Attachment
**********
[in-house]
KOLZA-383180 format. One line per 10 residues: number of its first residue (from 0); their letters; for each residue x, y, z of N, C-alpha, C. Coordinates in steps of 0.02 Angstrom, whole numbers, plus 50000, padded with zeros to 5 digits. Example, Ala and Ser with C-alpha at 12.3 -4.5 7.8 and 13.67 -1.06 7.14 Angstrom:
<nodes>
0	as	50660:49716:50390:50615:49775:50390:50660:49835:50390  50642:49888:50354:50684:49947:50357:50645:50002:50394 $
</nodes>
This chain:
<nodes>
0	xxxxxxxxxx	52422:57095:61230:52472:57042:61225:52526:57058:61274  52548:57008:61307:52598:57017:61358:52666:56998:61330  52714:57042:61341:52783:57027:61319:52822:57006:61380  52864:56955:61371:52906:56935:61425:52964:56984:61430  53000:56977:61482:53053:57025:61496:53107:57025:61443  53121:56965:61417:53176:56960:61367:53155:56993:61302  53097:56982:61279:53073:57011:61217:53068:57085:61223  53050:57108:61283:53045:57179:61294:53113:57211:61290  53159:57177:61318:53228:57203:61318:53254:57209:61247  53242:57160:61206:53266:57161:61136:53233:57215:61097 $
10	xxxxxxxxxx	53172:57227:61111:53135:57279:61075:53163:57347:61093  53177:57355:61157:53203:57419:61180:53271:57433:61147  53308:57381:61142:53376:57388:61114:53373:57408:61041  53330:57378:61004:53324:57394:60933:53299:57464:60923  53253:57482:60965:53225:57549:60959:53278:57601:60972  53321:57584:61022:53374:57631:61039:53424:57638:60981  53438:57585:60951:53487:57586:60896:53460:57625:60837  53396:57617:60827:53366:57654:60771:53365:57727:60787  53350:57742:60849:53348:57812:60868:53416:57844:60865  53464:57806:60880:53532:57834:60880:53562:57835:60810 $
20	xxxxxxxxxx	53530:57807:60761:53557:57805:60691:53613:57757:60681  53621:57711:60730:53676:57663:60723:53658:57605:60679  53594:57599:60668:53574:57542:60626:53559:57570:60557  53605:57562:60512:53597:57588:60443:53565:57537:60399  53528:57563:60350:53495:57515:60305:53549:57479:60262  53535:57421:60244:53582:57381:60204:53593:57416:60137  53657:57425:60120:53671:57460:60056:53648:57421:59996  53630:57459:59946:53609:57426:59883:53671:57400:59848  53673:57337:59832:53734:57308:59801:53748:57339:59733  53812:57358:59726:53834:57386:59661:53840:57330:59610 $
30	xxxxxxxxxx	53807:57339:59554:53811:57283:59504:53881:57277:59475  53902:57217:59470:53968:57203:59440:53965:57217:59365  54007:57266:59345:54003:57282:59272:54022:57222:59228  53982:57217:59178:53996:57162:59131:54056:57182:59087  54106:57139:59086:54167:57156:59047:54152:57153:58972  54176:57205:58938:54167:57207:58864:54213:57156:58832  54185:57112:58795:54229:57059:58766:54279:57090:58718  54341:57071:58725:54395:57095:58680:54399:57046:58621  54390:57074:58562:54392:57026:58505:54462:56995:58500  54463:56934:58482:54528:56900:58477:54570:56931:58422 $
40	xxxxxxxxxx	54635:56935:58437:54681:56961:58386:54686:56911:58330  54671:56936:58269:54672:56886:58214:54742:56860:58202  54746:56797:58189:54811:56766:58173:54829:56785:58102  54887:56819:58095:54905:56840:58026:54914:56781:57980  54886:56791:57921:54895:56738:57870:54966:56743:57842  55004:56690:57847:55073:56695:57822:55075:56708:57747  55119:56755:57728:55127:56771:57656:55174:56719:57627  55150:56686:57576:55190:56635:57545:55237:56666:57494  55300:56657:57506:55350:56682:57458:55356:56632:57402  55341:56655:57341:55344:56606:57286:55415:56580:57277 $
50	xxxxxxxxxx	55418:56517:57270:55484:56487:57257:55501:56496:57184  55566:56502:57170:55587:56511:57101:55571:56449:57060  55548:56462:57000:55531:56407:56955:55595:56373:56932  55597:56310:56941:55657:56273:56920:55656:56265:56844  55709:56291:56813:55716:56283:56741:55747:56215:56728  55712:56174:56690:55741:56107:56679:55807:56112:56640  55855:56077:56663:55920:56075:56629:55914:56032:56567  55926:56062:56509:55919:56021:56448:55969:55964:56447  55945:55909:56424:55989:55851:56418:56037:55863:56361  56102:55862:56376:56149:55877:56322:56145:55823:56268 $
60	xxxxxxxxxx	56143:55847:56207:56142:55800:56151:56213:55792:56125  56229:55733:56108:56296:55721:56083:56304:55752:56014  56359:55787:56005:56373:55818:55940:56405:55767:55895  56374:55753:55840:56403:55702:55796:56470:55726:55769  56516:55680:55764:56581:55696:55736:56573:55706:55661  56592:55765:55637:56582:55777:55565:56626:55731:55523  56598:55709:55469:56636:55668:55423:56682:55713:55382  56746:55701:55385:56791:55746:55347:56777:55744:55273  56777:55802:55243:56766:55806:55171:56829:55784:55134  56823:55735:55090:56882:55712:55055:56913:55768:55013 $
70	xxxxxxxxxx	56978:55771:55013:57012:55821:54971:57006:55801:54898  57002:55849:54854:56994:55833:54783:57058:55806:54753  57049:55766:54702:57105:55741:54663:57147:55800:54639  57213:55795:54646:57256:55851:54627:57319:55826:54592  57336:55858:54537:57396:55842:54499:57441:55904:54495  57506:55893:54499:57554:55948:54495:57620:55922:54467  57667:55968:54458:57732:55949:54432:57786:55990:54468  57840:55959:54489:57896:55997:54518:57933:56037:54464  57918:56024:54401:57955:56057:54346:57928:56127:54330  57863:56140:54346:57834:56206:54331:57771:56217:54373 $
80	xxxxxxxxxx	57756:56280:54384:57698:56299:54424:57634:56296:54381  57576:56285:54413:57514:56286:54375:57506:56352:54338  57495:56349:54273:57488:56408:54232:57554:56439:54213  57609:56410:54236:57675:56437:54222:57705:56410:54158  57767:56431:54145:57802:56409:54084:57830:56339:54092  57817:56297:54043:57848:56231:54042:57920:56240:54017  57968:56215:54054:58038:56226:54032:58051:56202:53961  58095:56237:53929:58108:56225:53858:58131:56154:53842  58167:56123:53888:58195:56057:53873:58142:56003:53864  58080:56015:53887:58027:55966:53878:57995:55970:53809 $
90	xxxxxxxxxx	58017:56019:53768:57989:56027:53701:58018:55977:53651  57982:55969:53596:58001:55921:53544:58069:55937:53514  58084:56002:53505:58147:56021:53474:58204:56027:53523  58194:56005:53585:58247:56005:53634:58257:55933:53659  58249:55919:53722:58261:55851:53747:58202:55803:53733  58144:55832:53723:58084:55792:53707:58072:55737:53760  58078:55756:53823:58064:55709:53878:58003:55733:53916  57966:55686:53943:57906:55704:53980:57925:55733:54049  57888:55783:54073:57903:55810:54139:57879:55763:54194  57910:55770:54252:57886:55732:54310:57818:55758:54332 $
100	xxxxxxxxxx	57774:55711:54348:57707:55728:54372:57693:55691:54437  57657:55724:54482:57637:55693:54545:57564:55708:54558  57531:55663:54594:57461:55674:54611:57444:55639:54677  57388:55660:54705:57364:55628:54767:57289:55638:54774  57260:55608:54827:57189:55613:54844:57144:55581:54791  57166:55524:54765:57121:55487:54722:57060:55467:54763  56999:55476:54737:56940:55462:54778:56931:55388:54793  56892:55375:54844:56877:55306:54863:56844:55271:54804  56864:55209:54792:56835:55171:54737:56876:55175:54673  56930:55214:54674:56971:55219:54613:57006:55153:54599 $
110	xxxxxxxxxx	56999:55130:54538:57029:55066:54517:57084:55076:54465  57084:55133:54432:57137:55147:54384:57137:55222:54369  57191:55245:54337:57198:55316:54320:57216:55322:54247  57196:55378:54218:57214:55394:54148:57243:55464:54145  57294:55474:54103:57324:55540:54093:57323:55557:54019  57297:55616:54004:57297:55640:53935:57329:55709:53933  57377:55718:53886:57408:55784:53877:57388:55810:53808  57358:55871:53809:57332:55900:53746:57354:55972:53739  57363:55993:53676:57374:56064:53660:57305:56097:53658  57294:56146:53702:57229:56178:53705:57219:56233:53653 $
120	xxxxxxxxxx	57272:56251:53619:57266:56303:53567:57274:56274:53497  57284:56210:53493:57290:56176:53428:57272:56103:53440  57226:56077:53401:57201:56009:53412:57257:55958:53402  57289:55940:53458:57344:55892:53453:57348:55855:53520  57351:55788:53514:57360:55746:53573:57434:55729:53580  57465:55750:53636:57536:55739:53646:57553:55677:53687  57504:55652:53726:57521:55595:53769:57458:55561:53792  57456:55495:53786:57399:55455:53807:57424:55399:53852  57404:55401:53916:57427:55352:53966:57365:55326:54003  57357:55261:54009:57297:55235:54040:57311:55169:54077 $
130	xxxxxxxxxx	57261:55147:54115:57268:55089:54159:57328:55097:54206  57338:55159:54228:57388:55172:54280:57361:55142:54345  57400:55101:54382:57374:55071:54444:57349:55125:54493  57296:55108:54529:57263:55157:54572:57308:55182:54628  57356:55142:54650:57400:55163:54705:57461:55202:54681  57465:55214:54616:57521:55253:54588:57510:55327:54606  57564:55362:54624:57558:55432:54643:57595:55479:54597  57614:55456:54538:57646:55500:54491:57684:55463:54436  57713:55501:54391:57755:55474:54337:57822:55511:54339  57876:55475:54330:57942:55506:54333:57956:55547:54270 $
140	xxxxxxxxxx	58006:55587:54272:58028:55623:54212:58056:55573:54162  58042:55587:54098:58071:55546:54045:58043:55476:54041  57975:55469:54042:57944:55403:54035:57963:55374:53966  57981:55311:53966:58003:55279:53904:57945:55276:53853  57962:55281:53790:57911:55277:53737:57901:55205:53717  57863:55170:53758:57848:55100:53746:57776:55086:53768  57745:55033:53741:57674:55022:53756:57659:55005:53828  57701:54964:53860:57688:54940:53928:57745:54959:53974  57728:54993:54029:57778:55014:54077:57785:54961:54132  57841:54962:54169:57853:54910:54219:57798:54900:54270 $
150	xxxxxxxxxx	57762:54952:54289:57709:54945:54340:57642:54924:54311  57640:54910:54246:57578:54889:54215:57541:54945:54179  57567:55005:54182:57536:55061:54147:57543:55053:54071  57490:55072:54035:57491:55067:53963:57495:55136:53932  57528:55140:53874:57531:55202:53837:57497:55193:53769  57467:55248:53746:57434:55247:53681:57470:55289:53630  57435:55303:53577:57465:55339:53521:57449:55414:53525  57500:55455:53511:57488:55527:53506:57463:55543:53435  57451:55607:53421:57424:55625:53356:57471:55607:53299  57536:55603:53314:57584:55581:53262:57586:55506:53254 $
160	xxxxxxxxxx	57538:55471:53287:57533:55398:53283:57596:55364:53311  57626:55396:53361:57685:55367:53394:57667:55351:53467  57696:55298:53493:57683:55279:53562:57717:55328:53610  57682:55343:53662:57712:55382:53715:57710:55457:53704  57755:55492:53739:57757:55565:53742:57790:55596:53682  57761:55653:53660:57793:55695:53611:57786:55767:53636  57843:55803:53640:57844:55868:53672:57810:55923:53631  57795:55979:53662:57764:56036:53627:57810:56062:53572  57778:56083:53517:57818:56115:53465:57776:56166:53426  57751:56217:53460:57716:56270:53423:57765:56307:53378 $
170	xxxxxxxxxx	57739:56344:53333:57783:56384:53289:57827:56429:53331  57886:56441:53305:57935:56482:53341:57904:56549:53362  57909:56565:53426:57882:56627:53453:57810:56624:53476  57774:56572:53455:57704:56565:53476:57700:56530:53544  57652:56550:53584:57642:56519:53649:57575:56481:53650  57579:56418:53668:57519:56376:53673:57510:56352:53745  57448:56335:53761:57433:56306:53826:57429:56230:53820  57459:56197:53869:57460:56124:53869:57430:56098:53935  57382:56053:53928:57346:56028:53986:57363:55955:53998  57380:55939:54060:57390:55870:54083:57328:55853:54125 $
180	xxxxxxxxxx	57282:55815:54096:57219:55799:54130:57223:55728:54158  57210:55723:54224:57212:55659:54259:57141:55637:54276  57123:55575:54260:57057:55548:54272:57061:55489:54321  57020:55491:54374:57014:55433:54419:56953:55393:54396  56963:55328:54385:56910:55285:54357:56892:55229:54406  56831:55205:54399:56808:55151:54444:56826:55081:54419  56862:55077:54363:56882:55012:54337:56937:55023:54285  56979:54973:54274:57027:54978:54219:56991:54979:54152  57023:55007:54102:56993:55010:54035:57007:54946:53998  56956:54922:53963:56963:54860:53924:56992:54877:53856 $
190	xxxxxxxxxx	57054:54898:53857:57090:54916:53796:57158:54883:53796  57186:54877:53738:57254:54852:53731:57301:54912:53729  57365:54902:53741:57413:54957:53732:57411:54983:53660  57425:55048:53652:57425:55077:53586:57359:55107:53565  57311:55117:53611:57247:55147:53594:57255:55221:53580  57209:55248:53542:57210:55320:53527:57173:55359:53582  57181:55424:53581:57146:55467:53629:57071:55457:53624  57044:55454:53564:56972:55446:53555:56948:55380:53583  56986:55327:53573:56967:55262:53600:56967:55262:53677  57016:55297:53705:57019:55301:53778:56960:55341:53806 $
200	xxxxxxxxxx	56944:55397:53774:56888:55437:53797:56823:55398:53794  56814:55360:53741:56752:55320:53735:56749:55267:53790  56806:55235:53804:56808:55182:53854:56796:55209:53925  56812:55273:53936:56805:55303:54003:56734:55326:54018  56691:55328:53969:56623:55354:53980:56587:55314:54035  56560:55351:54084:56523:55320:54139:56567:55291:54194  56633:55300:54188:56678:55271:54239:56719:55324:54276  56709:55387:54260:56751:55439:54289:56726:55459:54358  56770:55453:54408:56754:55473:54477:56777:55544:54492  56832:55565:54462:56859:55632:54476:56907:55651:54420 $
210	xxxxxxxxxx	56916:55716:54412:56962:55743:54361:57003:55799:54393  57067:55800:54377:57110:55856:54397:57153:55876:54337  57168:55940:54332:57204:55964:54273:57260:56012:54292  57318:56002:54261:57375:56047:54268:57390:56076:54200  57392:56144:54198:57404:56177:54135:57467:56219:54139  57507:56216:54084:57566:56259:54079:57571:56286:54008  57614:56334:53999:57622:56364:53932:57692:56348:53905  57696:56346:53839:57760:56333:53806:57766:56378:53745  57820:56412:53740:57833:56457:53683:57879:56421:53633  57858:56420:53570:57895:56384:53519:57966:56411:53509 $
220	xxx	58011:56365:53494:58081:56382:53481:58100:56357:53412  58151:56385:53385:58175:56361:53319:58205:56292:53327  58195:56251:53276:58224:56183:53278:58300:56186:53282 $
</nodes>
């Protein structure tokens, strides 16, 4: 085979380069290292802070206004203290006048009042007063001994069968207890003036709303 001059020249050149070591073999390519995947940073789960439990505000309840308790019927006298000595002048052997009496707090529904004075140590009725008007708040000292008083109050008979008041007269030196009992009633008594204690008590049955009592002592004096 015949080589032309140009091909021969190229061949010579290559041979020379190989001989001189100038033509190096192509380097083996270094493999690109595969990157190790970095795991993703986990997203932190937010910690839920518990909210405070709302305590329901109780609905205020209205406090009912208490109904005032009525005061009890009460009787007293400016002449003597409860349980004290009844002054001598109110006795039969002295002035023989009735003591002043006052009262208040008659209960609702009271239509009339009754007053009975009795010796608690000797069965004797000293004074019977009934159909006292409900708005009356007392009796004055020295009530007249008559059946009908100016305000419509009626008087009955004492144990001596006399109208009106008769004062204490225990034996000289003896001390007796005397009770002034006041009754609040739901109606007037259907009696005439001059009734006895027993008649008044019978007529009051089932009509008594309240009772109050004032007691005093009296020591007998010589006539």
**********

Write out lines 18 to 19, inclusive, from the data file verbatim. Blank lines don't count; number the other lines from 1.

100	xxxxxxxxxx	57774:55711:54348:57707:55728:54372:57693:55691:54437  57657:55724:54482:57637:55693:54545:57564:55708:54558  57531:55663:54594:57461:55674:54611:57444:55639:54677  57388:55660:54705:57364:55628:54767:57289:55638:54774  57260:55608:54827:57189:55613:54844:57144:55581:54791  57166:55524:54765:57121:55487:54722:57060:55467:54763  56999:55476:54737:56940:55462:54778:56931:55388:54793  56892:55375:54844:56877:55306:54863:56844:55271:54804  56864:55209:54792:56835:55171:54737:56876:55175:54673  56930:55214:54674:56971:55219:54613:57006:55153:54599 $
110	xxxxxxxxxx	56999:55130:54538:57029:55066:54517:57084:55076:54465  57084:55133:54432:57137:55147:54384:57137:55222:54369  57191:55245:54337:57198:55316:54320:57216:55322:54247  57196:55378:54218:57214:55394:54148:57243:55464:54145  57294:55474:54103:57324:55540:54093:57323:55557:54019  57297:55616:54004:57297:55640:53935:57329:55709:53933  57377:55718:53886:57408:55784:53877:57388:55810:53808  57358:55871:53809:57332:55900:53746:57354:55972:53739  57363:55993:53676:57374:56064:53660:57305:56097:53658  57294:56146:53702:57229:56178:53705:57219:56233:53653 $